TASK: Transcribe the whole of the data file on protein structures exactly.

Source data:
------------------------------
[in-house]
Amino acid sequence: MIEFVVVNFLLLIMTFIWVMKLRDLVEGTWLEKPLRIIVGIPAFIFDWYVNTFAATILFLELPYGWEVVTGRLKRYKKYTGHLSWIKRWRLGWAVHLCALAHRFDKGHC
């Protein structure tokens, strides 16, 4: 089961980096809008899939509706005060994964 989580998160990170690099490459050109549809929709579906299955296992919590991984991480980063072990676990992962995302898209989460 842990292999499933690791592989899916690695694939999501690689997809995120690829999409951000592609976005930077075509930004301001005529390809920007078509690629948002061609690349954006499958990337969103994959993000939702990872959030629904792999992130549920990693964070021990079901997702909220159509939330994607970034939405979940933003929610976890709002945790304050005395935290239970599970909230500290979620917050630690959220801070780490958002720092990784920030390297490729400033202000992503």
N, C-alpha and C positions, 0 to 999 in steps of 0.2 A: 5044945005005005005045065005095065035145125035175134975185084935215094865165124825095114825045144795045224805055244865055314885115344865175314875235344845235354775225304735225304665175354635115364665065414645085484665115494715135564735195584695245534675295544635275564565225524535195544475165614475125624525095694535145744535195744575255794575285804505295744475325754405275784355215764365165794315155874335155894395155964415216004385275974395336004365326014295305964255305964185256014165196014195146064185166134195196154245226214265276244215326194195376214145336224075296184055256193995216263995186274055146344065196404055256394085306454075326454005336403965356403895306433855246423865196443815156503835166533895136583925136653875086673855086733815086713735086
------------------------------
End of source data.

[in-house]
Amino acid sequence: MIEFVVVNFLLLIMTFIWVMKLRDLVEGTWLEKPLRIIVGIPAFIFDWYVNTFAATILFLELPYGWEVVTGRLKRYKKYTGHLSWIKRWRLGWAVHLCALAHRFDKGHC
């Protein structure tokens, strides 16, 4: 089961980096809008899939509706005060994964 989580998160990170690099490459050109549809929709579906299955296992919590991984991480980063072990676990992962995302898209989460 842990292999499933690791592989899916690695694939999501690689997809995120690829999409951000592609976005930077075509930004301001005529390809920007078509690629948002061609690349954006499958990337969103994959993000939702990872959030629904792999992130549920990693964070021990079901997702909220159509939330994607970034939405979940933003929610976890709002945790304050005395935290239970599970909230500290979620917050630690959220801070780490958002720092990784920030390297490729400033202000992503």
N, C-alpha and C positions, 0 to 999 in steps of 0.2 A: 5044945005005005005045065005095065035145125035175134975185084935215094865165124825095114825045144795045224805055244865055314885115344865175314875235344845235354775225304735225304665175354635115364665065414645085484665115494715135564735195584695245534675295544635275564565225524535195544475165614475125624525095694535145744535195744575255794575285804505295744475325754405275784355215764365165794315155874335155894395155964415216004385275974395336004365326014295305964255305964185256014165196014195146064185166134195196154245226214265276244215326194195376214145336224075296184055256193995216263995186274055146344065196404055256394085306454075326454005336403965356403895306433855246423865196443815156503835166533895136583925136653875086673855086733815086713735086